Malcolm Hyde, Executive Director of the Chartered Institute of Loss Adjusters (CILA), discusses reflective learning and offers some top tips

reflective learning

Any personal development plan should include time to think about your future, your medium and long term aims, your progress and how you are going to move forward but how do you make the most of these moments of reflection? 


Start with the end game

Around the turn of the millennium Dr Stephen R Covey highlighted the benefits of “Starting with the end game in mind.” As a child you were undoubtedly asked “What do you want to be when you grow up?” This is starting with the end game in mind, however, when we “grow up” we rarely invest the time to understand where we want to be in say 10, 20 or 30 years. Covey advocates that we should consider what people will say about us at our own funeral. Slightly morbid, yes, but if we live our lives reflecting on that outcome we will focus our energies on objectives that have real meaning for us.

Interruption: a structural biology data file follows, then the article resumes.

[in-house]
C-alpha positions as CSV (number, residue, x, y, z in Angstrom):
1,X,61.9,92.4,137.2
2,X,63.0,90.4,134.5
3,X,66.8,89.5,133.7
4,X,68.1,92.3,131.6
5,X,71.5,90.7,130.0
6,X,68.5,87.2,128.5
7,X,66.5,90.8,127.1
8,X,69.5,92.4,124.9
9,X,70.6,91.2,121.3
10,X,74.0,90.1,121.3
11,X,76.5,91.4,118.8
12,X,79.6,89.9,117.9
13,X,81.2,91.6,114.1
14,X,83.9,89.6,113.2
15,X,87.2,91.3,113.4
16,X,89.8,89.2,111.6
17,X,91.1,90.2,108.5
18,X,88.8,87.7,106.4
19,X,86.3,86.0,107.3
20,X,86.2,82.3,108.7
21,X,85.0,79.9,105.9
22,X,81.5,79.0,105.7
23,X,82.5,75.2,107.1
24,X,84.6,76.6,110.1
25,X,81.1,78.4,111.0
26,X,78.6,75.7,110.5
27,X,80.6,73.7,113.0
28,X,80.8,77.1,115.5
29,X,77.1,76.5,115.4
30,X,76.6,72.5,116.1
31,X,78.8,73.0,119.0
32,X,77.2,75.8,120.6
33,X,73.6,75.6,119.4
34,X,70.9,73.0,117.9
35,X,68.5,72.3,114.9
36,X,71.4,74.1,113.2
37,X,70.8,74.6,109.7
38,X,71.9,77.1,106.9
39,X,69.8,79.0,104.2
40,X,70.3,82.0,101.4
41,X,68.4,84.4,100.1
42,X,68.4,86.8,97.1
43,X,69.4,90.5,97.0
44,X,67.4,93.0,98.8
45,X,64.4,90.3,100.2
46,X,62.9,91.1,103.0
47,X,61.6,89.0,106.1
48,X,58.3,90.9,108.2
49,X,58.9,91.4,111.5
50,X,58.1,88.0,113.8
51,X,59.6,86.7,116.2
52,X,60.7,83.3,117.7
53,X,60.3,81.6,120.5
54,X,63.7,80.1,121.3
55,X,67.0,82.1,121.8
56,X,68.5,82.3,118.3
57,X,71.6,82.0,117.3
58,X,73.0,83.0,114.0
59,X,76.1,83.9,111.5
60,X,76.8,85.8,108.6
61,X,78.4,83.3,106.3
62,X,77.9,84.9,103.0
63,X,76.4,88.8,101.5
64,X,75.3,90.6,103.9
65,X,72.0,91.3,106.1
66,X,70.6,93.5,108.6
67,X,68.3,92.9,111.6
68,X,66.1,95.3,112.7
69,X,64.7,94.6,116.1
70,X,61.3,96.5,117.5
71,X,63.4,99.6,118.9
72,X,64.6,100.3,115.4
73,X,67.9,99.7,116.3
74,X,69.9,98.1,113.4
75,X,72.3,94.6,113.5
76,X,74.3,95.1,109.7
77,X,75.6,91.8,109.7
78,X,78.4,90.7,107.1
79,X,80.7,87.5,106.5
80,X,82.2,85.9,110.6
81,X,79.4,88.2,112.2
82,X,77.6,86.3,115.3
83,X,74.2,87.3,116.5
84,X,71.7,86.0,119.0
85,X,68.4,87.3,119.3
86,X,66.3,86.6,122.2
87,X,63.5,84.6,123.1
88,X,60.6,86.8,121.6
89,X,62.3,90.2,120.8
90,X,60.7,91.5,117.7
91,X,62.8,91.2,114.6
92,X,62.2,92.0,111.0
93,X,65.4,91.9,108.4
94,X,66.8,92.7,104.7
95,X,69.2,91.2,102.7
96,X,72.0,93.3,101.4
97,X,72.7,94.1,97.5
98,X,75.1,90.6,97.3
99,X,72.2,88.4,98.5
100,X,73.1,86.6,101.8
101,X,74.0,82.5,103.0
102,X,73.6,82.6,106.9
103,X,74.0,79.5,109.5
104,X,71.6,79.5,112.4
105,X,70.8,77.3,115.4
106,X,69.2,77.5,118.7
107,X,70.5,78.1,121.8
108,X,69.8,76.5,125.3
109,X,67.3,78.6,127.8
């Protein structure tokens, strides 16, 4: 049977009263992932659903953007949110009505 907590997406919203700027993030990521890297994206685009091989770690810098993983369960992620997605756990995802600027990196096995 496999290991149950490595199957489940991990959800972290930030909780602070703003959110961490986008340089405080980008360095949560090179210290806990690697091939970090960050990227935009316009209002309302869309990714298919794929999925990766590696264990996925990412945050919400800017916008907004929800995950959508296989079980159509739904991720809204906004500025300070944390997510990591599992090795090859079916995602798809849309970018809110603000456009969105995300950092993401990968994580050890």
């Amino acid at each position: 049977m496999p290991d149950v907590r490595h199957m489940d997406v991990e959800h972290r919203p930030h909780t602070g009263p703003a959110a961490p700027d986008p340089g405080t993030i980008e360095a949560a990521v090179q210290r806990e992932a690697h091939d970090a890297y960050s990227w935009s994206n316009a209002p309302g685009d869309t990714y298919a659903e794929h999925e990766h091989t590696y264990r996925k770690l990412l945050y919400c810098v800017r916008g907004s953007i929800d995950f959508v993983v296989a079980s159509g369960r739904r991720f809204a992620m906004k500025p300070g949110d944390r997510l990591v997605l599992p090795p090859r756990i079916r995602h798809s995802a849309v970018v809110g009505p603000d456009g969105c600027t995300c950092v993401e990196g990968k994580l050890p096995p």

Take a worldview

The German word weltanschauung (worldview) is a useful technique for reflection. The objective is to consider outcomes from a wide range of perspectives. Let’s say you undertake a project to improve customer communication. When reflecting on the success of the project you would view the outcomes from the perspectives of ‘all’ interested parties. When reporting to management you may simply include the outcomes from the customers’ perspective and your company’s perspective. However your personal review may include the perspectives of your line manager, your colleagues and your family. The outcomes may indicate that the project was a huge success for your customers and company but what if it had a detrimental effect on your colleagues? The weltanschauung approach will help you to recognise this and so give you the opportunity to make up with your colleagues. 

At the CILA we believe that the ability to reflect and learn from experiences is fundamental to becoming a professional, and so we ask those who are seeking to become a Chartered Loss Adjuster to write a dissertation which includes evidence of their reflective learning. You may not be ready to write a dissertation today but how about simply starting with the question “What do I want to be when I grow up?”